It is very important that while in Suboxone treatment you refrain from abusing your medication. The meaning of “abusing your medication” should be self-explanatory; however, there are even some small examples of abuse that are often overlooked. Obviously, you should not take an abnormally large dose to feel a euphoric effect. If you are taking Suboxone to get high then I’m sure that you’ve noticed that it’s not worth the money or the doctor’s visits because Suboxone, as only a partial opioid agonist, really does not get you real high. But, I am sure that those of you who don’t abuse Suboxone in that way have had times in your treatment when you are feeling less than peachy and deemed it reasonable that taking an extra two milligrams couldn’t possibly hurt. Why would it? Taking those two additional milligrams would be that little extra kick that you need to be in a good and lively mood and it’s just two milligrams. I’ve thought those thoughts, and I’ve even taken those two extra milligrams. But I am about to tell you why that could be detrimental to your recovery.
There are two main reasons why such a seemingly innocent abuse of your medication could hinder your recovery. The first reason has to do with the way your body reacts to opiates (among other chemicals) in your bloodstream. The second reason revolves around the psychological aspects of recovery from opiate addiction. I’ll start with the first reason and take you through an abridged tour of the science that supports my belief that you must faithfully take your prescribed dosage at all times.
Imagine, if you will, a cell in your brain and lets say it has three receptors on it. Now imagine you introduce heroin to your bloodstream and all three receptors become filled. These three receptors cannot allow all of the opiates in your bloodstream to attach so, there will be extra molecules floating around in your bloodstream. Constant use will create a plethora of opiates in your bloodstream, so to meet the supply, the cell will create more receptors. The brain has a fantastic ability to “normalize” itself. Now, in a cell normally functioned with only three receptors now has, lets say, six receptors. Since heroin has a cumulative effect, the numbers of available molecules in your bloodstream will continue to increase; thus, the number of receptors on this cell will continue to increase. So, after years of heroin abuse you’re ready to quit so you start Suboxone treatment. Your doctor starts you at 16 mg and this fills all of your receptors so you feel neither withdrawal nor high. After a month or so, you’re ready to step down to 14 mg. After this step down you may feel drowsy or some slight discomfort. This is because there is now less Suboxone in your system leaving some receptors open. Eventually though, if a receptor isn’t filled again it will go dormant and close. After this happens and your body becomes used to 14 mg you’ll be ready to drop to 12 mg and once again, a few more receptors are left open. Now, lets say you faithfully follow the program without incident and you’ve gotten down to 4 mg. You’ve been doing everything by the book and things are going great until one day you have a horrible day at work, and nothing seems to be working out for you and your just simply unhappy. So, even though you already took your dosage for the day, you know that taking some more will make you feel a little better so you add another 4 mg to your system. Now, there is a surplus of opioid molecules in your bloodstream again and you’ve confused the cell and the dormant receptors. To put it simply, you’ve increased your tolerance again.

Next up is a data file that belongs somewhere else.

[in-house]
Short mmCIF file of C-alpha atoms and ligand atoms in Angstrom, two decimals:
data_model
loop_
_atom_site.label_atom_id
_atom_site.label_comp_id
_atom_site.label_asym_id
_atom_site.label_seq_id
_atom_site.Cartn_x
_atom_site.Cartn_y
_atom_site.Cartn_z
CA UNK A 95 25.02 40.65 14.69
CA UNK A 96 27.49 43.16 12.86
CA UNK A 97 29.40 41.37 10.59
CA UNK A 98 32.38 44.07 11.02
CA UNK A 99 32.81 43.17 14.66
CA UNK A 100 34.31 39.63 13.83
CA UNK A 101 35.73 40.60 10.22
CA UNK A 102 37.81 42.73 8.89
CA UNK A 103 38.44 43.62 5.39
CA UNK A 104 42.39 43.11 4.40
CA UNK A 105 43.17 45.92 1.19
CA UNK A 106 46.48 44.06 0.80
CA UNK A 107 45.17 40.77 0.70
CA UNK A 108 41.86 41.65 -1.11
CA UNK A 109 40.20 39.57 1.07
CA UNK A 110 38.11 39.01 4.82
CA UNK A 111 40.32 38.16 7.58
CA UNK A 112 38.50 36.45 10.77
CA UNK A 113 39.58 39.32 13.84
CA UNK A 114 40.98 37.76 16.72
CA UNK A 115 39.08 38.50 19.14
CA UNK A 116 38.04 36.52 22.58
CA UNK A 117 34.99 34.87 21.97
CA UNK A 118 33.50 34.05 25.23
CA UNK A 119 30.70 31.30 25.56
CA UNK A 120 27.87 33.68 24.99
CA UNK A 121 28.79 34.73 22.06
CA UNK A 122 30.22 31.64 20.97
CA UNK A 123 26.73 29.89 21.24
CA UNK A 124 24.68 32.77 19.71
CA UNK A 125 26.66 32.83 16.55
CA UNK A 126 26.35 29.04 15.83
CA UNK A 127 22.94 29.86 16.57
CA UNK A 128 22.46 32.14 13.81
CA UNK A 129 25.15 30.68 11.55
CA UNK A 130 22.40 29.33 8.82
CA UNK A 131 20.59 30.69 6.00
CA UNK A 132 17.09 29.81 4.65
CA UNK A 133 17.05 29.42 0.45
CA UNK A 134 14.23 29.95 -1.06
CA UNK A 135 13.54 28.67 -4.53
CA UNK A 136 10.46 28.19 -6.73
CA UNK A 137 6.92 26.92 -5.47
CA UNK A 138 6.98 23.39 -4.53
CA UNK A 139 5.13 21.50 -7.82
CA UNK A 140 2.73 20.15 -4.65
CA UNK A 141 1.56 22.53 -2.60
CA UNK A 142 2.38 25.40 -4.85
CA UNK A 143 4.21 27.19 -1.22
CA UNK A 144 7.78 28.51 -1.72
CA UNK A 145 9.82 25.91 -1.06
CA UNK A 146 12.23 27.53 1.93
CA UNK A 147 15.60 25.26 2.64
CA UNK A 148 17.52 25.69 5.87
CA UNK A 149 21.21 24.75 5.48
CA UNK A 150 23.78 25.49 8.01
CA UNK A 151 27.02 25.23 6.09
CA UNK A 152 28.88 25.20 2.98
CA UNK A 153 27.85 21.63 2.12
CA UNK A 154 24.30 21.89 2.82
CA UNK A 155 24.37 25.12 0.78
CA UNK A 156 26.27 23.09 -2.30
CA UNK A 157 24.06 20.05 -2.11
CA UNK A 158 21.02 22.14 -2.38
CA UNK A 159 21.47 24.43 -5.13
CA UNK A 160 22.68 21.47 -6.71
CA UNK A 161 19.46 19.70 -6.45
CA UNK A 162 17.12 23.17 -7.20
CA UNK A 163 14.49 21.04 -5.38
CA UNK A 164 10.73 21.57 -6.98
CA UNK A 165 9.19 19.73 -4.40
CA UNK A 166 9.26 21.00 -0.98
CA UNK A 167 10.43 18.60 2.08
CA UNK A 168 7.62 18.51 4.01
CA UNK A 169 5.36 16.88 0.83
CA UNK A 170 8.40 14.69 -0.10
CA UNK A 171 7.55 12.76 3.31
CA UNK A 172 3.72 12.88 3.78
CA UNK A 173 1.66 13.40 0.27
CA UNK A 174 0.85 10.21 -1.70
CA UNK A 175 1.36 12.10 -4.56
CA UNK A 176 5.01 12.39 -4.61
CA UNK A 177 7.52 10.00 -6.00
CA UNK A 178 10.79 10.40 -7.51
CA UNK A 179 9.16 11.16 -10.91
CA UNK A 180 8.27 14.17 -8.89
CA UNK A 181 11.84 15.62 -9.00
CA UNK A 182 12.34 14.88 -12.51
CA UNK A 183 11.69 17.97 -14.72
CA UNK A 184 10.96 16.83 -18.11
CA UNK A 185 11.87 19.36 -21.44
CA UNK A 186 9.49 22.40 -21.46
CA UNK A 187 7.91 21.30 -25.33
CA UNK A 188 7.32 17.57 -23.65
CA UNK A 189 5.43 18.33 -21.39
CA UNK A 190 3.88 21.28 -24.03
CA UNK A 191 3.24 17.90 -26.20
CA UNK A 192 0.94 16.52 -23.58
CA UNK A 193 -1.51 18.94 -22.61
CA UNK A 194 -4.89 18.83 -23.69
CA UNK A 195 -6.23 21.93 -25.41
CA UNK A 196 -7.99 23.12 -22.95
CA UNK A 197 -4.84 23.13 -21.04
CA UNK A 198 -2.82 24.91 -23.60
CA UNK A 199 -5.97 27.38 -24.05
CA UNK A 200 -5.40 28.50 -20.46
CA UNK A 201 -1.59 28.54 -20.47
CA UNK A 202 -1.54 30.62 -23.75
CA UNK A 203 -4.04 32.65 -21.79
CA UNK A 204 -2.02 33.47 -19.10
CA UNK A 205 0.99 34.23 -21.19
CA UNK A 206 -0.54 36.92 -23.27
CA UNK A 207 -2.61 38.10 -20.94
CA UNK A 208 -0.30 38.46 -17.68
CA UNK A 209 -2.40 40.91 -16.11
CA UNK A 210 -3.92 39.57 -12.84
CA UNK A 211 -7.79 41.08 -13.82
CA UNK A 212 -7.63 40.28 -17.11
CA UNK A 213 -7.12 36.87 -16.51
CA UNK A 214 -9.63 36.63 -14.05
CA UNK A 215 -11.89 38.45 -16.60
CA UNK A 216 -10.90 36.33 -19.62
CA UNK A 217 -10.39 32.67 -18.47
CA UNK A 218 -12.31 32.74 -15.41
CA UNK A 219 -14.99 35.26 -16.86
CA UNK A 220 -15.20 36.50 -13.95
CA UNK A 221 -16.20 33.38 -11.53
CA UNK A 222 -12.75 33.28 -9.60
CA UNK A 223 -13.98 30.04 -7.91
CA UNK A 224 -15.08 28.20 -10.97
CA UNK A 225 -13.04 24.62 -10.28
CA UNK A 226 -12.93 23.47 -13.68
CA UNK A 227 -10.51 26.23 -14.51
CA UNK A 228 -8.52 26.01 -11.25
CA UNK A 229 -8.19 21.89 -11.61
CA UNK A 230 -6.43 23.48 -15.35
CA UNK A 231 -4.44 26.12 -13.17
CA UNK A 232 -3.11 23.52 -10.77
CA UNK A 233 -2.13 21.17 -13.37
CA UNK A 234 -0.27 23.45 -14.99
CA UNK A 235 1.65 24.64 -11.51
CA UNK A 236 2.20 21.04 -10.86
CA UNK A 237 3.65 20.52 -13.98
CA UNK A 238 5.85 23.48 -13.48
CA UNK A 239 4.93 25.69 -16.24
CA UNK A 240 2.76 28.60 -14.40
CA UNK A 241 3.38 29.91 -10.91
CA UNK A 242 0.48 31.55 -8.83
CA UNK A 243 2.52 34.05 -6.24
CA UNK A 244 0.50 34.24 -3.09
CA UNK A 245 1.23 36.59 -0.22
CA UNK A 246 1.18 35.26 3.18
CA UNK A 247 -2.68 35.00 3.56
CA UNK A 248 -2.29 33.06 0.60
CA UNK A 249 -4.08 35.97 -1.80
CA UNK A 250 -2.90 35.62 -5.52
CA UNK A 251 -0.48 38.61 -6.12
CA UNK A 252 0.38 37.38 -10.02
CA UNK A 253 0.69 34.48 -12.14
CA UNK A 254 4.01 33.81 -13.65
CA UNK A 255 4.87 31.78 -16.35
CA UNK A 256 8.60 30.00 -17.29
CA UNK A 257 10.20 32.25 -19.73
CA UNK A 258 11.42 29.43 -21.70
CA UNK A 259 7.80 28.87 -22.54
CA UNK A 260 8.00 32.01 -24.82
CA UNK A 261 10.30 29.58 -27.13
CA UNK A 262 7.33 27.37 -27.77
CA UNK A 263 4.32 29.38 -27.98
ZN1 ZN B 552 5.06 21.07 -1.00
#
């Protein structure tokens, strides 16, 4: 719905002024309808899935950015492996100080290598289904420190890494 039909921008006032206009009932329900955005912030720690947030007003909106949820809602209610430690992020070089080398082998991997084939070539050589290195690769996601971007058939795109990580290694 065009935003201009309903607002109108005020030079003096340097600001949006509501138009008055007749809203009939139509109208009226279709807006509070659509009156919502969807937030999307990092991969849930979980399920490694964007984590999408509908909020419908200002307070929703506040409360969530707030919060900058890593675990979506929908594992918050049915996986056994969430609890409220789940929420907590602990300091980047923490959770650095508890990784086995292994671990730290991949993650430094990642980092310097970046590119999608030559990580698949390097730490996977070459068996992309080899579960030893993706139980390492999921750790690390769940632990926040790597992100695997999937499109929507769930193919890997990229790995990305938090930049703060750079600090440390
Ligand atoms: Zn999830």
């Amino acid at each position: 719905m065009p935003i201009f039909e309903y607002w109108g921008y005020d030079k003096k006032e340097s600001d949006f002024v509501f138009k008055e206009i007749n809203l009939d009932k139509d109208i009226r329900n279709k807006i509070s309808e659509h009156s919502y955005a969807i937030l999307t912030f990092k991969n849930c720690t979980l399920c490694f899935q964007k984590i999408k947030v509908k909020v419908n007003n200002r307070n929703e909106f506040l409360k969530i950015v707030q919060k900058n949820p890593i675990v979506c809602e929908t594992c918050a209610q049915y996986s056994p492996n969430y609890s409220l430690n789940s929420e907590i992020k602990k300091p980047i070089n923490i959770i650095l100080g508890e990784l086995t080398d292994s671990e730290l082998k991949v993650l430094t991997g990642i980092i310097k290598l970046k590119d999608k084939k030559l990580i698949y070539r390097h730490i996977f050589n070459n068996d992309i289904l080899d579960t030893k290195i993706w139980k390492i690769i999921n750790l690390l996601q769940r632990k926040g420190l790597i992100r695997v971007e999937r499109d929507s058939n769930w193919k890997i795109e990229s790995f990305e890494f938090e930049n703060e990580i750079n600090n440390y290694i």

Like I said, there are two main reasons why you should stick with your suboxone regiment. The second reason is more psychological. One of the reasons why the people that successfully complete the suboxone program is because those people developed coping skills. Coping skills are simply defined as: the skills you need to cope with cravings. One of the big triggers that lead to you doing your drug of choice is times of depression or unhappiness. A bad habit we often learn while abusing drugs is medicating ourselves when we’re unhappy. It seems like, as addicts, we tend to think that we should always be happy and when we’re not that means we need to do some drugs. That habit is one that must be broken before you can recover so, if you take a little extra suboxone when you feel down you’re not implementing an important coping skill. So wether your medicating a bad mood with suboxone or heroin, there really isn’t a difference.
Opiate addiction recovery is a very long process, and some say it’s a process that never completely ends. Suboxone is not designed to do the recovering and overcoming for you. Suboxone merely provides a less steep ladder down the climb of withdrawal. When used properly, Suboxone allows you to slowly transition from opiate addiction to non-use while still allowing you to function in society and life in general. Statistics show that Suboxone is most effective when used over a period of one year, so for all you addicts out there that just started Suboxone; be patient and use the coping skills in any situation, don’t wait for the catostrophe to occur in your life before you start using coping skills. Skills only become second nature through continuous use, so give it a go! So in conclusion, stick to your prescribed dosage and use skills to help you cope with cravings, and you should be fine. Good luck my friends.